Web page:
PAVLOGRAD, Ukraine – When the Ukrainian army went to war on Thursday, so did an army of volunteers and activists who had supported the country’s poorly funded army for years with donated warm clothes, medical equipment, walkie-talkies and even food.
In the fight between the armies of two nations, this kind of popular support for the army may not seem very relevant. But it played a pivotal role in the more limited Russian incursions in 2014 and 2015. Dozens of well-organized volunteer groups today have the ability to resist Russian soldiers if they remain occupied.
“We’ve been preparing for this for years,” said Yuri Scripts, a neurosurgeon who volunteered as a battlefield medic. He belongs to the medical battalion of hospitals, stationed here in this city in eastern Ukraine now a few hours’ drive from the reported positions of the advancing Russian forces.
In a brick warehouse converted into their headquarters, where a giant wood stove was blazing, volunteer medics spent Thursday packing backpacks and bags with emergency medical supplies, mostly just what was needed to stop the bleeding: a tourniquet, a clotting factor, bandages.
The Volunteer Doctors and Paramedics Organization has been working for years along the front line of the East Ukraine war, where Russian-backed separatists have been fighting Ukrainian forces. Volunteers ferry wounded military personnel to a civilian hospital to ease the burden on the military, and with a mixture of anger and determination they have prepared for what is perhaps a much larger task today.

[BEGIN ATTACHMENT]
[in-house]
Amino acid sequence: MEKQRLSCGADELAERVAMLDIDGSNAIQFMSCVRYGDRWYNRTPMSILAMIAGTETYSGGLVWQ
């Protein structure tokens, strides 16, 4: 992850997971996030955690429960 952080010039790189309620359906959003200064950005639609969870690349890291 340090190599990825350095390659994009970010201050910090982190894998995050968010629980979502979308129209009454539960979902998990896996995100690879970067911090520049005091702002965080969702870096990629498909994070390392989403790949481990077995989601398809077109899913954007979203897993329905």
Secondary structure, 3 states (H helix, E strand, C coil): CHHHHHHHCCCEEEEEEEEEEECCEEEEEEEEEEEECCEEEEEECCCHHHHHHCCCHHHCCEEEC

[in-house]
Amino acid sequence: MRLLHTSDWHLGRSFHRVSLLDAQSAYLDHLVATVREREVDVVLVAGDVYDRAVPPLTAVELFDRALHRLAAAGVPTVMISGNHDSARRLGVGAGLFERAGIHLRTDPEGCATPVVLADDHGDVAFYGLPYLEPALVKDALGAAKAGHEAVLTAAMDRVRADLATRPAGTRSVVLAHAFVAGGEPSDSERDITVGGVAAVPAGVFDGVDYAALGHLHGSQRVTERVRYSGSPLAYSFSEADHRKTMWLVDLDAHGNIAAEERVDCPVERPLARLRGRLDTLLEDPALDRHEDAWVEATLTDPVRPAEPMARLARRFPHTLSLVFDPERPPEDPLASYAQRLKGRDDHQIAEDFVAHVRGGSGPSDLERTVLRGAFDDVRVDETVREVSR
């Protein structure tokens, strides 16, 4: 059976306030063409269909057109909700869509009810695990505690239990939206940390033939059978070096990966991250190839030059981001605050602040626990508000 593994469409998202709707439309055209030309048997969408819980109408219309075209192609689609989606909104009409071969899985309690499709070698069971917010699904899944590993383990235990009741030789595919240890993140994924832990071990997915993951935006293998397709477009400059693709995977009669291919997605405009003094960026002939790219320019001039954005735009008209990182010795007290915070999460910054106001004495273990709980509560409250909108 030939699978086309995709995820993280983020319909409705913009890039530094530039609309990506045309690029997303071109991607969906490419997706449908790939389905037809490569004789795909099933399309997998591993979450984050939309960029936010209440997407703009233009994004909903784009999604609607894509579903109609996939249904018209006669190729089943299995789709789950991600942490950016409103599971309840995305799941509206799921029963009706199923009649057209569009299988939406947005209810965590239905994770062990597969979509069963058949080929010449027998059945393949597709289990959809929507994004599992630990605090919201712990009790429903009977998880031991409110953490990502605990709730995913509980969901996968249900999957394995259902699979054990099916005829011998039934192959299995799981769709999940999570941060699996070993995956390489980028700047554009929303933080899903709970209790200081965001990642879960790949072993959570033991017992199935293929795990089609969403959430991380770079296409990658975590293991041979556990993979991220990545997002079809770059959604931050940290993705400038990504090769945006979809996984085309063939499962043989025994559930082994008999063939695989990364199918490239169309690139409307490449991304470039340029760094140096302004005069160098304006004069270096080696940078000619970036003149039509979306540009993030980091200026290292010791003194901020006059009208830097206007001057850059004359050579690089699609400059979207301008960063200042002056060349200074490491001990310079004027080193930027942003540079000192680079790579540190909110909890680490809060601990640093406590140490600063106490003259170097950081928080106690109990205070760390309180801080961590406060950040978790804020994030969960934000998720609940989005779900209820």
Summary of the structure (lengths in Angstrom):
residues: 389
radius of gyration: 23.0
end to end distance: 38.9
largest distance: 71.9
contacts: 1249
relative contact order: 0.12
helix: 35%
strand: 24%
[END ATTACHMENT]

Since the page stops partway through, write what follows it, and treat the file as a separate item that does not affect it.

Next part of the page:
“The whole world is weak,” said Mr. Scripts. “Putin didn’t really fight back, and that’s the result.”
On the wall hung pictures of eight volunteer medics from the group killed in the fighting in the east, which began in 2014 but has always been confined to part of Ukraine, in contrast to the broader offensive launched by Russia on Thursday.
Votive candles stood on a shelf below the photos, and some items to remember the volunteers: uniform spots, a small collection of jagged splinters, photographs.
Over the past year, the government of President Volodymyr Zelensky has attempted to formalize the work of these organisations, which range from non-governmental groups of moderate character to armed and politically active paramilitary groups, to a national group under a military command, called the Regional Defense Forces. This business rebounded last fall, when Russia mobilized its forces.
The defense forces, along with independent groups, are seen as the nucleus of a potential rebellion against the Russian occupation.
“A lot of ordinary people are ready to resist if the officials in Kiev surrender,” said Oleksandr Isenko, the volunteer paramedic. Has the medical wing of this movement drawn up plans to treat wounded fighters in secret locations? He replied, “No comment.”
All medical supplies have been donated, and doctors and nurses are volunteering their time, said Anna Vidianovich, the group’s deputy director.
“I think our army will not allow the occupation,” she said, but she did not seem too optimistic. Citing a statement President Biden made before the Russian attack, she said, “Russia has a list of volunteers and patriots” for arrest.
This means that people love it. She was worried that the members of the group would be quickly betrayed by neighbors in a town where pro-Russian sentiment prevails, should the Russian army appear.
“Everyone has a neighbor who is ready to betray them,” she said. “I don’t know how I can stay here and not be arrested, maybe even tortured,” she said. “It’s hard to imagine staying here.”
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